Michael Hickner (Penn State U.)
Assistant Professor of Materials Science and Engineering at Penn State. I received my Ph.D. from James E. McGrath at Virginia Tech in 2003, and I have previous experience with the National Labs as a student at LANL and as a postdoc and staff member at Sandia. My expertise is in polymers with emphasis on ion-containing membranes for fuel cells, water treatment, and other applications where the heterogeneous nanophase structure of the material and its transport properties are tightly coupled. In our current work, my group employs the tools of polymer chemistry, spectroscopy, structural characterization (microscopy and scattering), and transport measurements to understand the mechanisms of ion and water transport in polymers. I have been collaborating with CNMS since the Fall of 2007 in the synthesis of new surface-tethered polymers and in the structural, optical, and electrical characterization of polymer/carbon nanotube composites. As an at-large member of the UEC, I hope to bring my experience of working in materials research that is focused on critical problems related to energy applications. Additionally, I feel a great affinity for the National Labs and with national user facilities, in general, as I have had great experiences at these places. I want to be a promoter of the exciting things happening at CNMS and Oak Ridge facilities. As a member of the UEC, I will ensure the procedures are in place to maintain a dynamic user group with cutting-edge projects and position CNMS as a world-leader in materials research. I'm particularly interested in getting early-career researchers, postdocs, and students more involved in the work at CNMS.



Ron Jones (NIST)
Currently serving as Director of the newly formed industrial consortium “nSoft” at the National Institute of Standards and Technology (NIST), a collaboration of the NIST Polymers Division, the NIST Center for Neutron Research (NCNR), and the Center for Neutron Science at the University of Delaware. In 2002, I received a Ph.D. in Materials Science and Engineering from the Pennsylvania State University and was later hired as a permanent staff member in the Polymers Division of NIST. My research has focused on advancing technologies for manufacturing of nanoscale and nanostructured materials, including research in photolithography, nanoimprint, nanoporous low-k dielectrics, and directed self-assembly. I believe that my experience on both ends of the user facility experience makes me an excellent candidate to continue serving the needs of the CNMS user community. These experiences include serving as a member-at-large for the past year on the user executive committee (UEC), productive collaborations as a user at CNMS, NCNR, Advanced Photon Source (APS), and the Los Alamos Neutron Science Center, and alternatively as a member of an APS proposal review panel. I feel that the CNMS UEC has made real impact in the relationship of the CNMS and its users of the last year, and I look forward to seeing many of our ideas through to completion. As a long time user of the CNMS, I see the CNMS as a critical scientific resource for the 21st century, and will work hard to support the vision of the Chair, enhance communication between users and the UEC, and advocate on behalf of user’s needs.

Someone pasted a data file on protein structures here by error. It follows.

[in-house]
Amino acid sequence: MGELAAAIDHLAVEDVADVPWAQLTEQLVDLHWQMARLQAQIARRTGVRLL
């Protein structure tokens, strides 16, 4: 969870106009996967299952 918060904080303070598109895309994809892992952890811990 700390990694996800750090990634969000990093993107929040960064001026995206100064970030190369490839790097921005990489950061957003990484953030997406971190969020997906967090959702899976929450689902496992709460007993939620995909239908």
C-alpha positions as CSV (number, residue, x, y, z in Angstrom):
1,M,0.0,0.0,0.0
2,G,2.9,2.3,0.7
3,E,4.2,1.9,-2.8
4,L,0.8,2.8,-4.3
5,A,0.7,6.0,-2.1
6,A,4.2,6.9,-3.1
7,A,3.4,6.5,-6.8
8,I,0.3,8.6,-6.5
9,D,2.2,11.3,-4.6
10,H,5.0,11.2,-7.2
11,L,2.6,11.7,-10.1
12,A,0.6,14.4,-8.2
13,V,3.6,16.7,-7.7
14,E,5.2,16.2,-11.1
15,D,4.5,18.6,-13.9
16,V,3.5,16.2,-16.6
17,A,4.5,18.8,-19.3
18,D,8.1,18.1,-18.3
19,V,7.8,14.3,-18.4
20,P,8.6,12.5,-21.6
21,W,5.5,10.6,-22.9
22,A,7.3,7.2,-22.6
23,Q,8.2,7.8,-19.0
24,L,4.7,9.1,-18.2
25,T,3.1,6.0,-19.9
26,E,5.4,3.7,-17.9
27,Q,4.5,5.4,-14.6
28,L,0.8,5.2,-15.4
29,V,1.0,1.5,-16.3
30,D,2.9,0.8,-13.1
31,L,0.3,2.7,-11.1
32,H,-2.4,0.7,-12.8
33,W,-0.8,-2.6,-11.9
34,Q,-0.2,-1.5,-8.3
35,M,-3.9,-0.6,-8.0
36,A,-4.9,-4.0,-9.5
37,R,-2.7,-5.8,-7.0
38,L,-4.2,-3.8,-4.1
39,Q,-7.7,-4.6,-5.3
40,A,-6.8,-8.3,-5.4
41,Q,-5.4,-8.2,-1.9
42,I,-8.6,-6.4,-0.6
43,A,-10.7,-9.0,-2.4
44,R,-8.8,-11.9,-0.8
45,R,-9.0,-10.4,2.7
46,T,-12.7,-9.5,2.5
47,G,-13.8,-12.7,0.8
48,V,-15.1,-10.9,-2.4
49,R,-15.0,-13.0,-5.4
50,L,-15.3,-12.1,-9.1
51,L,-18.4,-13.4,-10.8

Vivek Prabhu (NIST)
Staff-member in the Polymers Division of the Materials Measurement Laboratory at the National Institute of Standards and Technology (NIST), Gaithersburg, MD where I lead a project on Nanoparticle Assembly in Complex Fluids. Before joining NIST, I completed my Ph.D. in 2001 in Polymer Science and Engineering from UMass-Amherst with Professor M. Muthukumar on the topic of critical phenomena in polyelectrolyte solutions. Neutron scattering was crucial to my research and involved close collaborations with Drs. Yuri Melnichenko and George Wignall at ORNL High Flux Isotope Reactor. As an NRC postdoc Fellow with Dr. Wen-li Wu at NIST, I expanded my research into polymers at surfaces and interfaces using neutron and X-ray specular and off-specular reflectivity methods, as well as polyelectrolyte dynamics as probed by neutron spin-echo spectroscopy. I’ve learned how crucial it is to design and execute experiments, but also how important it is to have sufficient resources and expertise. The CNMS research staff and facilities can contribute to solving the most important nanoscale materials problems. While the CNMS has the potential to reduce barriers to research that use neutron scattering, it also has vast nanofabrication, high-resolution microscopy and scanning-probe methods to name a few. As a member of the UEC, I will support and foster the research of National need to resolve rich and challenging scientific questions. A specific goal I have is to bring to light the broader-based capabilities available at CNMS, which includes the depth of the growing CNMS scientific staff.